Together, Stanish and Tantaleán speculated as to what the Band of Holes might have been. They reasoned it could have been part of a defensive structure, or served as a marker for a trail, or might even be a geoglyph in the tradition of the nearby Nazca lines. In searching the archaeological literature, they found that the site had first been documented in 1931 by aerial photographer and geographer Robert Shippee. Since then, a few archaeologists had visited and described it as being made up of segments of shallow holes running a mile up a hill known as Monte Sierpe. The consensus seemed to be that the holes were made to store something, but exactly what remained unclear. Despite the fact that previous generations of archaeologists knew about the site, no excavations had been conducted, and no obvious artifacts had been found near the holes. There was no agreement on when it was built or by what culture. For Stanish and Tantaleán, the mystery was deepening.
A survey showed that most of the holes were about three feet across and 20 to 40 inches deep. They were made in various ways, some dug into artificial mounds of soil and others made up of small rock structures on the surface. None were dug into the hill’s volcanic bedrock, as some who believe in their extraterrestrial origin claim. The archaeologists also noted that the band is divided into several unique groupings, which they called blocks, each of which have different patterns of holes.
After surveying and studying the site, Stanish began to think that their initial hunch that it dated to the period when the Inca had conquered the area was right. They found not only the remains of an Inca road nearby, but also a series of colcas, Inca-period storage houses. Together with the discovery of Inca-period pottery near the band, these finds seem to suggest that the Band of Holes dates to sometime around the fifteenth century, after the Inca Empire conquered the Chincha people, who were native to the region. “It was all circumstantial,” says Stanish, “but it seemed to fit.” They also felt the holes were once used to store something, but just what and why still wasn’t clear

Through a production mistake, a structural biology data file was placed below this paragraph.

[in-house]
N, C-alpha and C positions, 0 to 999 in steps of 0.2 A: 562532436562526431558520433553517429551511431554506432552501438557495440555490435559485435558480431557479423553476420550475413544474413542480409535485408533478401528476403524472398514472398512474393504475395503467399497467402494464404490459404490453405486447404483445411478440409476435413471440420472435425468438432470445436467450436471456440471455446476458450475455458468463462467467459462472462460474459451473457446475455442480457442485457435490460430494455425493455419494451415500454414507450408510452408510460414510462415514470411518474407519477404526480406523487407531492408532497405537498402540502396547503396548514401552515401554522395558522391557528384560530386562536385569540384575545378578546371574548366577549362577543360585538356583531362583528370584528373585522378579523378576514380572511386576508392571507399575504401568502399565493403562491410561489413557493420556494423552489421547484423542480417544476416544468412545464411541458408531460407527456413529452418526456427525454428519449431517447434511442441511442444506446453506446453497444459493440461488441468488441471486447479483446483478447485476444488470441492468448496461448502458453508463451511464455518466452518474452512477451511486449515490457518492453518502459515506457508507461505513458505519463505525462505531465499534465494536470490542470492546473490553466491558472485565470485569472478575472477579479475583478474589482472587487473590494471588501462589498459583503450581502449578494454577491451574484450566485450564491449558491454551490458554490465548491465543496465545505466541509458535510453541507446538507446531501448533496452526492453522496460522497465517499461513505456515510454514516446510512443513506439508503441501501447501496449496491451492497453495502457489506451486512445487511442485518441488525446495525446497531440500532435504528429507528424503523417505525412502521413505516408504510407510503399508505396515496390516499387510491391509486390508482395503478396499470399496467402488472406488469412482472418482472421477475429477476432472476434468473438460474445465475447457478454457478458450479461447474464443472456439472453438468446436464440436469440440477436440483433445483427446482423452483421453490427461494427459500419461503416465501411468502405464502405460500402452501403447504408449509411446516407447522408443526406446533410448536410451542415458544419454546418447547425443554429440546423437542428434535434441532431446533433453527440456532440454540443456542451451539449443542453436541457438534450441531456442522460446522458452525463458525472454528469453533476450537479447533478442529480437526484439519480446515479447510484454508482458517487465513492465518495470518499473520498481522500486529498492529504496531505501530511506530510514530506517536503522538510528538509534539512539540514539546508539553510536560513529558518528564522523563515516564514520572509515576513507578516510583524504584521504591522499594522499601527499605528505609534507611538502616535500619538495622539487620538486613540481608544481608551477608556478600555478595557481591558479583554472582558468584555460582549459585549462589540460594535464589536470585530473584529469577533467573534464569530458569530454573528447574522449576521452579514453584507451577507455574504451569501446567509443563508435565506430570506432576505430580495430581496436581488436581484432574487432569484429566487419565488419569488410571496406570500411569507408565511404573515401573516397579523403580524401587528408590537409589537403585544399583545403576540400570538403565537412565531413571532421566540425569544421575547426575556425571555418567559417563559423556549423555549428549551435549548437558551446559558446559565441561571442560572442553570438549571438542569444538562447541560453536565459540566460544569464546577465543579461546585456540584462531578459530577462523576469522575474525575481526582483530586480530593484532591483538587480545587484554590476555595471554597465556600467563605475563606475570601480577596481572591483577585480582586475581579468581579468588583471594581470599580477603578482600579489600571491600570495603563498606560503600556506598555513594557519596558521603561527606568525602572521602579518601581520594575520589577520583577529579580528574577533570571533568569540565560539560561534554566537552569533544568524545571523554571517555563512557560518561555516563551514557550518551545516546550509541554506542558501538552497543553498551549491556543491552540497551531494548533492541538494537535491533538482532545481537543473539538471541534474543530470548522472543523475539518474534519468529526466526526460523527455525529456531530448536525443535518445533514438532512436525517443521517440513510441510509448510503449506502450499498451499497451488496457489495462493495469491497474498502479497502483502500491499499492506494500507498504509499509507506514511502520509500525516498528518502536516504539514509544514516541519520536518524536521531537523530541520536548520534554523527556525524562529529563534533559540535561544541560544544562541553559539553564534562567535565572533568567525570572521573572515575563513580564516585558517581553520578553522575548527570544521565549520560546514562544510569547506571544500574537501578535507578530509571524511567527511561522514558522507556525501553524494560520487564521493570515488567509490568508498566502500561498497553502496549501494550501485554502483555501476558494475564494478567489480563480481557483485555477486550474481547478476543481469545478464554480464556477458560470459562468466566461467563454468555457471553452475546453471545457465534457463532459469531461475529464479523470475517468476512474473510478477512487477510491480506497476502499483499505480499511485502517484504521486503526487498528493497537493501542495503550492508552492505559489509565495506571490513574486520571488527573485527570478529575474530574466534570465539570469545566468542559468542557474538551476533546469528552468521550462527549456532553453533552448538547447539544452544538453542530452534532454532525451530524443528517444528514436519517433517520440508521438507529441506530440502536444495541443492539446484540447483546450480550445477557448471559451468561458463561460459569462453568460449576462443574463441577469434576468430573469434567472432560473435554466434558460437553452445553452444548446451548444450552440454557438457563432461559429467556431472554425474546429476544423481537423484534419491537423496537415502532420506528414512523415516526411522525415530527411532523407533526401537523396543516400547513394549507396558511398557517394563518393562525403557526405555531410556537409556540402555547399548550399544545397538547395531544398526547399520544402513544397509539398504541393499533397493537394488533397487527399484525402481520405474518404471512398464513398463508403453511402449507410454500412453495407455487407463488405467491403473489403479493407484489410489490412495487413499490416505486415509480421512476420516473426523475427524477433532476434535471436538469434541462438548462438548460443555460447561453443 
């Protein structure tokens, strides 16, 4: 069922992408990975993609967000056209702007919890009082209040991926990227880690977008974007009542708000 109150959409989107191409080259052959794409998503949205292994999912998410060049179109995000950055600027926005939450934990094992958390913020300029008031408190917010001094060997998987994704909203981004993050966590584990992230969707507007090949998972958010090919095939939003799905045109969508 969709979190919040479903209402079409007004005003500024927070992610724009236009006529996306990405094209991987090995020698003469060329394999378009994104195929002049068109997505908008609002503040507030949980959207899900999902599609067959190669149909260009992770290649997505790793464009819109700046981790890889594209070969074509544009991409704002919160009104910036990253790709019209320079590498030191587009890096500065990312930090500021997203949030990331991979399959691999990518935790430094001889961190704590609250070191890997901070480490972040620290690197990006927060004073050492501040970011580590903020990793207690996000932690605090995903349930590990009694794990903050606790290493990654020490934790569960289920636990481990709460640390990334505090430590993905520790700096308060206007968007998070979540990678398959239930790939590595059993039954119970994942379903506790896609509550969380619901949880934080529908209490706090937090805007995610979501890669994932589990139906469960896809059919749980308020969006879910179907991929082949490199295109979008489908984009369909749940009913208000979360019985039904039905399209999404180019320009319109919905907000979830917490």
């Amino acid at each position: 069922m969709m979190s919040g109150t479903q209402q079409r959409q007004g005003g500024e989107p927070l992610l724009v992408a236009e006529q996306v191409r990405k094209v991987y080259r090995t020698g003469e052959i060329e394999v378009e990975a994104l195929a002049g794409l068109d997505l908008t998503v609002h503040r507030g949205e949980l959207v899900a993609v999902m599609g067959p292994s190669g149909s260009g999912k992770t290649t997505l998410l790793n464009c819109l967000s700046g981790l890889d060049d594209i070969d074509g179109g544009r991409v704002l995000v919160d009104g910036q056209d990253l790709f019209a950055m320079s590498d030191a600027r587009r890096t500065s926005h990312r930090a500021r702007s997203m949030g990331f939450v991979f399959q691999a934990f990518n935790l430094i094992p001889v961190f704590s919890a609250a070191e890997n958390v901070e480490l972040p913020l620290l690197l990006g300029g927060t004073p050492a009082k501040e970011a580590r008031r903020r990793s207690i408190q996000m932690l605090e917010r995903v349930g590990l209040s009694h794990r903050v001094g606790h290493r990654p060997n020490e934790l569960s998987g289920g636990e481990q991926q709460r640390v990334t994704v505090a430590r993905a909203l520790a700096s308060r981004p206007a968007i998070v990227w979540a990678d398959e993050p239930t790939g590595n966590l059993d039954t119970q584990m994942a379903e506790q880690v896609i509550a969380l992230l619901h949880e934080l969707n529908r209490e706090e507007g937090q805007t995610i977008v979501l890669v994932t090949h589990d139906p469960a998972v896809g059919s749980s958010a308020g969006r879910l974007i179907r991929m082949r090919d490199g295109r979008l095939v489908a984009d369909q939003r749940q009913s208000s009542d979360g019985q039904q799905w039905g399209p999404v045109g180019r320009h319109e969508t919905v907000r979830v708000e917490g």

Stanish was impressed, and immediately saw a similarity between the Inkawasi checkerboard and the layout of the Band of Holes. “They had a really good explanation for how these squares would have been used to measure tribute,” says Stanish. “It seemed likely to me that the holes at Monte Sierpe could have been used to measure out tribute as well.”
The rest of the puzzle began to fall into place. Stanish notes that Monte Sierpe is only four miles from Tambo Colorado, a massive fifteenth-century Inca administrative center built above the agriculturally productive Pisco Valley. The Band of Holes is constructed along a road leading from the valley floor to Tambo Colorado. “It’s the perfect place to stop, measure your produce, and make sure you have the proper amount of tribute,” says Stanish. He thinks that each individual block of holes might have belonged to a different extended family, or ayllu, that would have been a distinct tax-paying group. “You may have had each social group come up and fill up their block with squash, maize, or any other produce in front of the state’s accountants, who could have been keeping a tally with khipus. The goods could have then been taken to Tambo Colorado, or wherever else the authorities wanted to take them.”
Stanish points out that as strong as the Inca state was, it was a far-flung empire, and its separate regions retained some autonomy. The fact that no exact parallel to the Band of Holes has yet been found may be because administrators in the Pisco Valley devised a local solution to the problem of measuring tribute. “The farther you get from the big Inca centers and Machu Picchu, the more local influences become apparent,” says Stanish. “Monte Sierpe may have satisfied a very local need.”
Stanish hopes to have a graduate student continue research at the Band of Holes, with excavation of carefully selected sections a priority. If the depressions were indeed used to measure produce, they could still hold pollen or even phytoliths, the telltale bits of silica in plant tissue that can allow archaeologists to detect the presence of particular species. “We need to find some phytoliths of maize, beans, squash, or peppers,” says Stanish. “That could help clinch it.”
Stanish will need to produce hard evidence to convince his fellow scholars. Jean-Pierre Protzen, a specialist in Inca architecture at the University of California, Berkeley, has his own theories about Monte Sierpe. Protzen has spent years working at Tambo Colorado, and feels the Band of Holes is not contemporaneous with the massive Inca center. “There are other, earlier major sites close to Monte Sierpe that could have been associated with it,” says Protzen. He thinks the holes may have been used to store guano, an important fertilizer. “It’s amazing visually,” says Protzen, “but we still don’t know much about it.”
Stanish agrees that his hypothesis needs to be tested. “Sure, it’s speculative,” he says. “But we could be on the cusp of a whole new understanding of Inca accounting.” He points out that other sites in the area with unusual alignments that have traditionally been considered religious might also have had roles in administering the tribute system. “If I’m right, then we’re going to have to think differently about a lot of sites that have been regarded as strictly ritual,” says Stanish. Should his theory about the site be proved, the Band of Holes will stand as a monument to the idea that for the Inca, too, death and taxes were the only certain things in life.
By ERIC A. POWELL
Eric A. Powell is online editor at ARCHAEOLOGY.